Chris brought us a frame she had stored in her attic and told me it had been in the family for generations. I knew right away it was a plaster over wood frame and wanted to repair it as best I could. I’m always up for a new challenge 🙂
The whole frame had cracks and dings and those areas were easy to fill in, but the two major portions missing molding required a bit more time and TLC.
I’ve played with Sculpey clay before – it does well for making molds so it was the first item on my shopping list.
Before plopping a chunk of Sculpey onto the frame, I needed to create a protective barrier in order to prevent the clay from sticking into the crevices of the frame. I used American Paint Company’s clear wax for this purpose.
After making the molds, I followed the directions for hardening the clay and mixed a small amount of Plaster of Paris.
Once Plaster of Paris hardens, it is solid and will not dissolve or lose it’s shape if it gets wet.
Once I achieved a good replacement, I sprayed water on the exposed wood of the frame and on the underside of the molded piece, and spread a thin layer of Plaster of Paris on to act as “mortar,” ensuring the replacement molding would adhere permanently.
A bit of tooling with dental picks, and the new molding fit perfectly in. Now on to the thin, more elongated portion of the missing moldings.
Again, using Sculpey Clay to create new molding.
EPIC FAIL. The molding was too thin and the Sculpey Clay too rigid to allow for one good piece or pieces of new molding. Luckily, I had some Plastilina – it doesn’t dry and cannot be hardened in the oven like Sculpey clay – BUT, figured I could freeze it to make it hard enough to work with, yet flexible enough to peel off of the cured Plaster of Paris.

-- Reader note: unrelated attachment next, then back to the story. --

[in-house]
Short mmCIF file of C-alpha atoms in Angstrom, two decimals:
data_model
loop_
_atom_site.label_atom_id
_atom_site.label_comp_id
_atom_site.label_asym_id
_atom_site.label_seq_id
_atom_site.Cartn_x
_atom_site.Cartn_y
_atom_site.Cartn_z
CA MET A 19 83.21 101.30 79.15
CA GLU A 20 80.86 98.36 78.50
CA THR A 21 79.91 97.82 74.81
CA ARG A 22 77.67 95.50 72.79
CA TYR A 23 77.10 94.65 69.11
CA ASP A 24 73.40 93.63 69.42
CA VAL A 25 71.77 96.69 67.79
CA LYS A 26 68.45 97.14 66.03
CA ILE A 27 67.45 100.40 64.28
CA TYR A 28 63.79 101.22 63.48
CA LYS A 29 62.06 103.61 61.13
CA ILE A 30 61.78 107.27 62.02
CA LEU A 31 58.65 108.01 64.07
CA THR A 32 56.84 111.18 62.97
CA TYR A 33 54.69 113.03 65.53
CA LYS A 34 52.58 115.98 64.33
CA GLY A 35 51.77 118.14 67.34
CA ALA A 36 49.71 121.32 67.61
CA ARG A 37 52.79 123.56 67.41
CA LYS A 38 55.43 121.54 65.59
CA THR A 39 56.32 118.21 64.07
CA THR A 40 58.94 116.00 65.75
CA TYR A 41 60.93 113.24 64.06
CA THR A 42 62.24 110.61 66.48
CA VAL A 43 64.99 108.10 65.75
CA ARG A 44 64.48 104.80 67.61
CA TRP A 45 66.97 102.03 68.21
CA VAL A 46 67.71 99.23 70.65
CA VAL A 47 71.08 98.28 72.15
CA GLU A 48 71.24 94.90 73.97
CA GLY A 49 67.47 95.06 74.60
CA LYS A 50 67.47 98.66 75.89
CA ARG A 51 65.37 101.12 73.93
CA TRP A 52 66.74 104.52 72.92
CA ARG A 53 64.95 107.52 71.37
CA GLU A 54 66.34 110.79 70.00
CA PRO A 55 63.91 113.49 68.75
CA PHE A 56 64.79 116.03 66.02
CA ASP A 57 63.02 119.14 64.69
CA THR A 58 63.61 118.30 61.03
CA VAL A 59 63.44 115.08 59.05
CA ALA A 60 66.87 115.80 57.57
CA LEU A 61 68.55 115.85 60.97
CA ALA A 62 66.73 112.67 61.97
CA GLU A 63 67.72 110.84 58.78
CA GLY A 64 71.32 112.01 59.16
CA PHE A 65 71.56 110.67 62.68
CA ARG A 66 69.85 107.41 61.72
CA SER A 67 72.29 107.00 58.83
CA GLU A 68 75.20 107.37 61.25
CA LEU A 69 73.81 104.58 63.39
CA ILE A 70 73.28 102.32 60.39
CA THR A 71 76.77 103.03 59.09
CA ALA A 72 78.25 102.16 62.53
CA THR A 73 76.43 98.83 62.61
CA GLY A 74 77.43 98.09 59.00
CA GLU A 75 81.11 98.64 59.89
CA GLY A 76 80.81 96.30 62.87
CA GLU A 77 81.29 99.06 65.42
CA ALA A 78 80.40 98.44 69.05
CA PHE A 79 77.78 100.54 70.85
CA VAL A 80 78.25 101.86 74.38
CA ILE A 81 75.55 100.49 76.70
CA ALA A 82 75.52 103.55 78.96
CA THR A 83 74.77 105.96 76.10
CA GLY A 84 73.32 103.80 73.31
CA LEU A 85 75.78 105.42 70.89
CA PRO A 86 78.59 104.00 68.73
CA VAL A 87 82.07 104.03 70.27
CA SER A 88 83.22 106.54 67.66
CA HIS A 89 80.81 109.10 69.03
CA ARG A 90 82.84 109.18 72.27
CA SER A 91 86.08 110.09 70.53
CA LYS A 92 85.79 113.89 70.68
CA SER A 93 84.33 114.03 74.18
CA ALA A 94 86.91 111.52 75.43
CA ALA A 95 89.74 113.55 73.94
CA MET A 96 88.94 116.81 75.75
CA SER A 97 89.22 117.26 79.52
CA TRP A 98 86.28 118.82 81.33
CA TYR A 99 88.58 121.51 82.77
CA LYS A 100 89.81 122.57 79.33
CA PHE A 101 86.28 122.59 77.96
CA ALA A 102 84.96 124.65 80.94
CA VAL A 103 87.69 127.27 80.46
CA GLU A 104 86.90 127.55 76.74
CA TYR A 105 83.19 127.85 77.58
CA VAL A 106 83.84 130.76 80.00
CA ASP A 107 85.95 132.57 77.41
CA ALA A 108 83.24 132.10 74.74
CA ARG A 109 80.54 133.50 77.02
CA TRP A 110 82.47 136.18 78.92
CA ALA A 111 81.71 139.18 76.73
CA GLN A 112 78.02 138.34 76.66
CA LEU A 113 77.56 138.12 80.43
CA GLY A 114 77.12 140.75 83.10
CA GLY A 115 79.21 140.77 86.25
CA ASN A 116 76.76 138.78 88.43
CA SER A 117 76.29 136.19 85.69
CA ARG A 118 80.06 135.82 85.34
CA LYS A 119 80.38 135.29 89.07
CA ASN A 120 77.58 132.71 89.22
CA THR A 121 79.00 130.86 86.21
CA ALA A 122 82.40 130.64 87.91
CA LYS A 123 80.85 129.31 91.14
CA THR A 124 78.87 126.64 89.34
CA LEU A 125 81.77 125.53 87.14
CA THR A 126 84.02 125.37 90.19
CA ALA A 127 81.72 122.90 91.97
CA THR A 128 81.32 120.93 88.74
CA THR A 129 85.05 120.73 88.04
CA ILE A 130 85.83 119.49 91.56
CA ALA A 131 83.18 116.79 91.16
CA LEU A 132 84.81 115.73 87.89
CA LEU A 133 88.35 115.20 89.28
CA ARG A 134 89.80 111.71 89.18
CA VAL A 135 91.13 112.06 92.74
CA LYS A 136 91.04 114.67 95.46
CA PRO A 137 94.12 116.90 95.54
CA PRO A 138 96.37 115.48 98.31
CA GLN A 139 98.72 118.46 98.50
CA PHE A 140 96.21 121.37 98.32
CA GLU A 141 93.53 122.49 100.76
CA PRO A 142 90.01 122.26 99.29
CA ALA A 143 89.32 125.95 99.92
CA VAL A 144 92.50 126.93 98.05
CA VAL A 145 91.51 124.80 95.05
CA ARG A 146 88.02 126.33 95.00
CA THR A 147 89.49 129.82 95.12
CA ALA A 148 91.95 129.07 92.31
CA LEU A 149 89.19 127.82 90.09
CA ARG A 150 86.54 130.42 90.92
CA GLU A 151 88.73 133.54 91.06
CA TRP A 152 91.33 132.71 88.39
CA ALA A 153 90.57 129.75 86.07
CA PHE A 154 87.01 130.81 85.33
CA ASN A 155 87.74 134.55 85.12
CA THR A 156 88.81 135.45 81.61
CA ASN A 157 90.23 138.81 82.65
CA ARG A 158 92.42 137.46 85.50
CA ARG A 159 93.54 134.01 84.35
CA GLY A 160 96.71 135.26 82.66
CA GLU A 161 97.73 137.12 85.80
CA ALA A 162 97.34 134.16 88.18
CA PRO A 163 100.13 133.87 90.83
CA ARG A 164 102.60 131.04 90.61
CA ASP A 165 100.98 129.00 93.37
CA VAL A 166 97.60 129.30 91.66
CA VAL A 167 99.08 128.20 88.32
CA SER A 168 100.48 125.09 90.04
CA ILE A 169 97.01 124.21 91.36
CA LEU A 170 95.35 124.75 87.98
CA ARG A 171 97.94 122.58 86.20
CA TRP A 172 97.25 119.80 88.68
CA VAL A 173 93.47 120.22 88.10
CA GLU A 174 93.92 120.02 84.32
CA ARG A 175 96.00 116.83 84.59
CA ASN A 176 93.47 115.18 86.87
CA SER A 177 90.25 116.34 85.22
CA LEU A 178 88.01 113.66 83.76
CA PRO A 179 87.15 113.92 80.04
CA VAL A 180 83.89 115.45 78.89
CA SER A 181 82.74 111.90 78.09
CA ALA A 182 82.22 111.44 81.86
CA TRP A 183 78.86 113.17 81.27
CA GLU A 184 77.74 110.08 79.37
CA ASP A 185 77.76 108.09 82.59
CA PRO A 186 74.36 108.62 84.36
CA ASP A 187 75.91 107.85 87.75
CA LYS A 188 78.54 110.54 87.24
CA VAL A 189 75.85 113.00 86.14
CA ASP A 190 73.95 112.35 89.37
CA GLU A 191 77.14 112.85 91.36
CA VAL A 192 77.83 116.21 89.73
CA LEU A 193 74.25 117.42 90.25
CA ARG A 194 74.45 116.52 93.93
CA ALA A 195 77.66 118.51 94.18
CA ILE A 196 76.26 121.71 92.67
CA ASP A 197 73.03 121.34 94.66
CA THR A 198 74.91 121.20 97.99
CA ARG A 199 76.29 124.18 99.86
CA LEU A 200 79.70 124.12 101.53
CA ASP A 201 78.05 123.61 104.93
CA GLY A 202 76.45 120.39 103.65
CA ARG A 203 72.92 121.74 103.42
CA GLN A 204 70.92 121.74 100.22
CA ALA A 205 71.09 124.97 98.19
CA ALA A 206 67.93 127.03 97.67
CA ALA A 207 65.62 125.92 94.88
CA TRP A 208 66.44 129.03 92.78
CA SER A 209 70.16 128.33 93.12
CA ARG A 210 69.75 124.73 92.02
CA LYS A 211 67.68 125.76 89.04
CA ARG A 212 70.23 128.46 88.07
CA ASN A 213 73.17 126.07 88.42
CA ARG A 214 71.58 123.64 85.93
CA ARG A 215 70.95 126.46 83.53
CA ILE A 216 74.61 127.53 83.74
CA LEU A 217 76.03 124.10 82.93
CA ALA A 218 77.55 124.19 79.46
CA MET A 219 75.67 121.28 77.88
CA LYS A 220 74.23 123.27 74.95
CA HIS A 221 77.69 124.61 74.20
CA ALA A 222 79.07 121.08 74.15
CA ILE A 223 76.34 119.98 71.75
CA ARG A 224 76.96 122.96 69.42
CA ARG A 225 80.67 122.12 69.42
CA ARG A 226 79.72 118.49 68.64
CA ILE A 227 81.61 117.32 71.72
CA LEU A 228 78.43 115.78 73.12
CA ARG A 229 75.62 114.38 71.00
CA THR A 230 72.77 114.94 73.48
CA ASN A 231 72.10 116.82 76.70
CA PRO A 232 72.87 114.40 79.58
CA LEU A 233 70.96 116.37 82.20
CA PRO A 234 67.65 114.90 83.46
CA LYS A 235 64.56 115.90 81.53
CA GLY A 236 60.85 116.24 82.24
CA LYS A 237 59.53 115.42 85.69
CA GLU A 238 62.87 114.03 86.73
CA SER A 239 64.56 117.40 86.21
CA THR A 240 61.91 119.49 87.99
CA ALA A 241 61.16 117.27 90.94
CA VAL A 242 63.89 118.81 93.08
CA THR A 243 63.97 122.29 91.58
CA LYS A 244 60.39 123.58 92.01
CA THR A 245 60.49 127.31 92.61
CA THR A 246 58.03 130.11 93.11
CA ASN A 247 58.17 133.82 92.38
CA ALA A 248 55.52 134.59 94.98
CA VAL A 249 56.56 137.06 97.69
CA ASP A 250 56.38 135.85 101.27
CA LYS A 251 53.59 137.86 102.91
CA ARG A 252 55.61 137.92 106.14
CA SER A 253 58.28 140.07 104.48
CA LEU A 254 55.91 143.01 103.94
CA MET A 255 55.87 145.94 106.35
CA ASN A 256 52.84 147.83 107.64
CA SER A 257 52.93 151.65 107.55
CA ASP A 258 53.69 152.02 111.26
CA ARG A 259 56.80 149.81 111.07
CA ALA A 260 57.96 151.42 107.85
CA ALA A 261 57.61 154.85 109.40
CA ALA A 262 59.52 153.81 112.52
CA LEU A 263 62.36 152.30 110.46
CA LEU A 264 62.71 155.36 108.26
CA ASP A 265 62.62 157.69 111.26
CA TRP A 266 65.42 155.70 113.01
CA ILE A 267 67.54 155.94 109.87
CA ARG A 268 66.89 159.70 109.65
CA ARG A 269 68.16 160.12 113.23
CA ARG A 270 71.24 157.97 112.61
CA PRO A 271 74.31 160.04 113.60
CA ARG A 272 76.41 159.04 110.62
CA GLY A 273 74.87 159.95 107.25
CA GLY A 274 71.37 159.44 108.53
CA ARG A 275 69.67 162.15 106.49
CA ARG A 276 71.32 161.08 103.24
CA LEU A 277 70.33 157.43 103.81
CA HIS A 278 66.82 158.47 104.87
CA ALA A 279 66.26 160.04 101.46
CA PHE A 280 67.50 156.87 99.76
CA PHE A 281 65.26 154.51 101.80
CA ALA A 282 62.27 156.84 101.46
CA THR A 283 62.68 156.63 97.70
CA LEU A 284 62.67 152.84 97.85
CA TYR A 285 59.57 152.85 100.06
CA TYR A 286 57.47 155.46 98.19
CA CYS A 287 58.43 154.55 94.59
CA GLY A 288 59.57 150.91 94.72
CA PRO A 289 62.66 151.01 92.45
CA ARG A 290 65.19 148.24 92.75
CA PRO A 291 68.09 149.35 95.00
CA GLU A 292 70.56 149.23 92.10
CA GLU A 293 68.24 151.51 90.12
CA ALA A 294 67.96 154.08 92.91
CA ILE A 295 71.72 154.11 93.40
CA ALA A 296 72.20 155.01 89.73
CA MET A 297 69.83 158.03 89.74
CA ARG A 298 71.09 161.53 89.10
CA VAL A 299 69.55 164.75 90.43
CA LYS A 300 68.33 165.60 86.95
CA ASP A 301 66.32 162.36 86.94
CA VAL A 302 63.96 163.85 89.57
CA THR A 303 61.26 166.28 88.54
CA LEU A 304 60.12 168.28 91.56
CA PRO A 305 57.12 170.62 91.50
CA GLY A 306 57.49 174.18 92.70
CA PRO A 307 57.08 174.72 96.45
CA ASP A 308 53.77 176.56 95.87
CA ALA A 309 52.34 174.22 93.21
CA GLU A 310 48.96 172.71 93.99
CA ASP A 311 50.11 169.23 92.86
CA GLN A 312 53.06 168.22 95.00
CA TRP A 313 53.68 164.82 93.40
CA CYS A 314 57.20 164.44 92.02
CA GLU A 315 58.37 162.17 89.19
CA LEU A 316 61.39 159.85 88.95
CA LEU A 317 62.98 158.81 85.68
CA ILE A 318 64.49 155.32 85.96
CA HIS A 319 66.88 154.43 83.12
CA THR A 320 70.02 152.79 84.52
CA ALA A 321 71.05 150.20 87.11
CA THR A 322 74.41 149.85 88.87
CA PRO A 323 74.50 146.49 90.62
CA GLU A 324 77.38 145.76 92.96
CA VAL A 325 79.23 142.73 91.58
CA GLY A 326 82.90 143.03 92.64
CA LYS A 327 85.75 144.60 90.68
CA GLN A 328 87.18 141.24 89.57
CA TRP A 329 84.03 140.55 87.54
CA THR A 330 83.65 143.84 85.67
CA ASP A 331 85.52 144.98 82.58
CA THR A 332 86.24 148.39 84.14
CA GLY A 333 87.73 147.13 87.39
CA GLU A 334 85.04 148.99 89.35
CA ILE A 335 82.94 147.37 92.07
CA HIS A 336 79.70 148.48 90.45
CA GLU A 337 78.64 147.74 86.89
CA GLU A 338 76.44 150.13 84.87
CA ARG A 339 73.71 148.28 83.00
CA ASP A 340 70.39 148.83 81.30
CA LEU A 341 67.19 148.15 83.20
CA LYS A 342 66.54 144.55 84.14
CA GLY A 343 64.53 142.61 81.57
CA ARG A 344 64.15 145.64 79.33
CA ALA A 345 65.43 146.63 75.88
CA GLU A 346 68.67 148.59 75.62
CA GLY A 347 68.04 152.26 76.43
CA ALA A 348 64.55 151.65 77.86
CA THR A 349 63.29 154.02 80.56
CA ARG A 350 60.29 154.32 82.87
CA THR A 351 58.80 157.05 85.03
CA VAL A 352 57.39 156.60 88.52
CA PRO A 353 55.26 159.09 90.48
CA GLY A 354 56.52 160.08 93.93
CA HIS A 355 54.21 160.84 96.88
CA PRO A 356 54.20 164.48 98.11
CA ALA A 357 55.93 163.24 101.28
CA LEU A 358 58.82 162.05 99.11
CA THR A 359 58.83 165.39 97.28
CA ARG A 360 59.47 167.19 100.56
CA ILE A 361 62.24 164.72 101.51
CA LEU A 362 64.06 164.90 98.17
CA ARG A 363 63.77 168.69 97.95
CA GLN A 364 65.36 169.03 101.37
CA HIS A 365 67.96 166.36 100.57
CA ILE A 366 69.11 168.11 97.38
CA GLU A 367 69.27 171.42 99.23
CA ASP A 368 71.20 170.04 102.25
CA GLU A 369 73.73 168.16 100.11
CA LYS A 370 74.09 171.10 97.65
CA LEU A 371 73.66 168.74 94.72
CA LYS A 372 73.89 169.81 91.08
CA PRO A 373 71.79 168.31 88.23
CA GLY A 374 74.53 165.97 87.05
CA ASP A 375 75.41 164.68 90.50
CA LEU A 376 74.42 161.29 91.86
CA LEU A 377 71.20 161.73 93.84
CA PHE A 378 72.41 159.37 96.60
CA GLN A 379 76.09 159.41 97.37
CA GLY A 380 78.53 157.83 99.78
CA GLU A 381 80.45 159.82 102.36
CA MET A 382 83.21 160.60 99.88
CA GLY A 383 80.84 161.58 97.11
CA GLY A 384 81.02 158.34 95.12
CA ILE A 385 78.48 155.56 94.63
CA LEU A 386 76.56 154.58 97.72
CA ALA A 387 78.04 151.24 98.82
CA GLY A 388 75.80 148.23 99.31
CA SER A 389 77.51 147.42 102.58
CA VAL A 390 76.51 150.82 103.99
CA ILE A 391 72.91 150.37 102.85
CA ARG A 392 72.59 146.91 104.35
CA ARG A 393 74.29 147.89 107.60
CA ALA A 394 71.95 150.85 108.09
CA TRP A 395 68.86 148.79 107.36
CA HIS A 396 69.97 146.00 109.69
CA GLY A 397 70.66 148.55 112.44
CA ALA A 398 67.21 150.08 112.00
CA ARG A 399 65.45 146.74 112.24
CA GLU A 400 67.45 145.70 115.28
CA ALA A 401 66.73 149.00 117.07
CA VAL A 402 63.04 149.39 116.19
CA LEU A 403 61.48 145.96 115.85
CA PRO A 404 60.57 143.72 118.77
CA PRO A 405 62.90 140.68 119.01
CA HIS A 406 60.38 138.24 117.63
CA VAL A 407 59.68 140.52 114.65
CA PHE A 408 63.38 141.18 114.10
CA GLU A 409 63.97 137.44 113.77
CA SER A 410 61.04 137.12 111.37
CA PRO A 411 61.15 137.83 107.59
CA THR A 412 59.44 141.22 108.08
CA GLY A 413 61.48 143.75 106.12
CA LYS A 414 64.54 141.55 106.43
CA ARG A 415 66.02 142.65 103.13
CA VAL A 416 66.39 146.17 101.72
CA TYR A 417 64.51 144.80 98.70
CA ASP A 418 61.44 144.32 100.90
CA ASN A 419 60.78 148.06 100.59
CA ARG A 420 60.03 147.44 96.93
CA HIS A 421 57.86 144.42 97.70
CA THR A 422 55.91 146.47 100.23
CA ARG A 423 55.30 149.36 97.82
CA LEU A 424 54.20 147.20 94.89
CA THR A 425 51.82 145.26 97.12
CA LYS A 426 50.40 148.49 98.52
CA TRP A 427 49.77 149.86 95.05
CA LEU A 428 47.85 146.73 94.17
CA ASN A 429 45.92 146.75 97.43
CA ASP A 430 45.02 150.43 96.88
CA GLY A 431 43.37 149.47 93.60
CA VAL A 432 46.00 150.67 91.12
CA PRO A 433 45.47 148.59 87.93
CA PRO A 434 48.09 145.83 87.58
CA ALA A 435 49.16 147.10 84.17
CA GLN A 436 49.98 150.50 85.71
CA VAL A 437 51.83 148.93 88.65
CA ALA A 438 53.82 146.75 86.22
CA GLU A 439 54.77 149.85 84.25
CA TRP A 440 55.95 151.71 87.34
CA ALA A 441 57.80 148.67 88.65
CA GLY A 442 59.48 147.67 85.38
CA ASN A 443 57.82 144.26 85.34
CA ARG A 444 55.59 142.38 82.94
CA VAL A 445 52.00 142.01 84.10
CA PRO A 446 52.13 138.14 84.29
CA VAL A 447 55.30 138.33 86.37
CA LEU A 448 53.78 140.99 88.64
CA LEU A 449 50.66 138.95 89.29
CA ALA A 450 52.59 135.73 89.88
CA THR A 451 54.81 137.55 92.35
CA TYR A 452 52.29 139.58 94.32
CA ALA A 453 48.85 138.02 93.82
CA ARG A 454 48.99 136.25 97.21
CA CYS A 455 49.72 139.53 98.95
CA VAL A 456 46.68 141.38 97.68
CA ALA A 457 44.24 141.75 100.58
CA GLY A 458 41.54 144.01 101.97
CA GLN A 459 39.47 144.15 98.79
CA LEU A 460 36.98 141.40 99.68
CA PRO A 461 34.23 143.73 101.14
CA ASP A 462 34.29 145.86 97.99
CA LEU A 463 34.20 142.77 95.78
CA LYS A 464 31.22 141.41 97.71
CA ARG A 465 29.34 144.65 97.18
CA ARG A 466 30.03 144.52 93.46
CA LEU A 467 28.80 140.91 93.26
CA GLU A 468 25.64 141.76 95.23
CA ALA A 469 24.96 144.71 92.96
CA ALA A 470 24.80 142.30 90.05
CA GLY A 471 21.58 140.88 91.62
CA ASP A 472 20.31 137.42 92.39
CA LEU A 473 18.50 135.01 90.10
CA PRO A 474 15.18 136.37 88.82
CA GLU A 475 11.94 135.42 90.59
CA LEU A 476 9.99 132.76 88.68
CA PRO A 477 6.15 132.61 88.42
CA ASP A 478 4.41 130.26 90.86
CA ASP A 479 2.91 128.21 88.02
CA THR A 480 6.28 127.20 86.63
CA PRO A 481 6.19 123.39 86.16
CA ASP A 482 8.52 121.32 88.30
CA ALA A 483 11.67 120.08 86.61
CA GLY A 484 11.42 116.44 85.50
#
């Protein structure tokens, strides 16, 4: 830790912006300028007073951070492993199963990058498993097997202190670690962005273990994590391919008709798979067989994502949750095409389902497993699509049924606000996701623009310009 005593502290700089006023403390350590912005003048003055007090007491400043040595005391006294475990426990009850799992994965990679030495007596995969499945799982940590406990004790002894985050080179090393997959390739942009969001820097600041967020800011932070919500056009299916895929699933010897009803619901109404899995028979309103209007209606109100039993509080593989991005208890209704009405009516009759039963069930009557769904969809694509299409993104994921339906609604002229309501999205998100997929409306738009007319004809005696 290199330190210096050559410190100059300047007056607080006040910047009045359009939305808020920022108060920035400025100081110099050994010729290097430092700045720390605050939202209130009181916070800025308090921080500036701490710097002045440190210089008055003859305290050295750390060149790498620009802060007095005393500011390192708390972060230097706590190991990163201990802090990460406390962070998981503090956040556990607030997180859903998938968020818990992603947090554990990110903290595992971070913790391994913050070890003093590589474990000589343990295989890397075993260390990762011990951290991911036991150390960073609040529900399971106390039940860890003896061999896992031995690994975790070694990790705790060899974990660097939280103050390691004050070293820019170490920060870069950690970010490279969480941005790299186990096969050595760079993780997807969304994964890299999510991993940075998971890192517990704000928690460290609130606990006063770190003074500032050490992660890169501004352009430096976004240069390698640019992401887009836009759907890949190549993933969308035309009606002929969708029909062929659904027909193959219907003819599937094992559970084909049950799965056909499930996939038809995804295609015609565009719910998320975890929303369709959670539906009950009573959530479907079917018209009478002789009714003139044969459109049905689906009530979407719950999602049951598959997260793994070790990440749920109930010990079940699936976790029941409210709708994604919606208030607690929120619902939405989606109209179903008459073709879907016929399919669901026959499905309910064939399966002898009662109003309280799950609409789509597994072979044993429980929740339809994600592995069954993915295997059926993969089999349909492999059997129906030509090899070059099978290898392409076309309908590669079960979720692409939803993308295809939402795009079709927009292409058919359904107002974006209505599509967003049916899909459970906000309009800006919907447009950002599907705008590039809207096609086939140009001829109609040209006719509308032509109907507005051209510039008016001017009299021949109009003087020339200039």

Straight out of the package, I kneaded it long enough to form onto a good piece of the frame
VOILA! It works ….so far, so good.
After making the impression, I placed the Plastilina in the freezer just long enough to harden but not freeze.
After putting the Plaster of Paris onto the frame, I put a tiny bit of plaster into the hardened plastilina mold, mushed the two together and let it dry. While the plaster dried, the plastilina warmed back up to room temperature, making it flexible again.
I was so excited when I pulled the Plastilina off the first section…not so pleased with the second section.
A few more tries and another cup of coffee, I finally got it “just right” enough to to carve out the finer details. Once that was done, it was time to restore the gilding. The first step was to paint the repaired areas with black chalk/clay/mineral paint.
After applying the gilding in various tones around the entire frame, I then buffed it all back to a wonderful shine.
I hope this inspires you to try something new!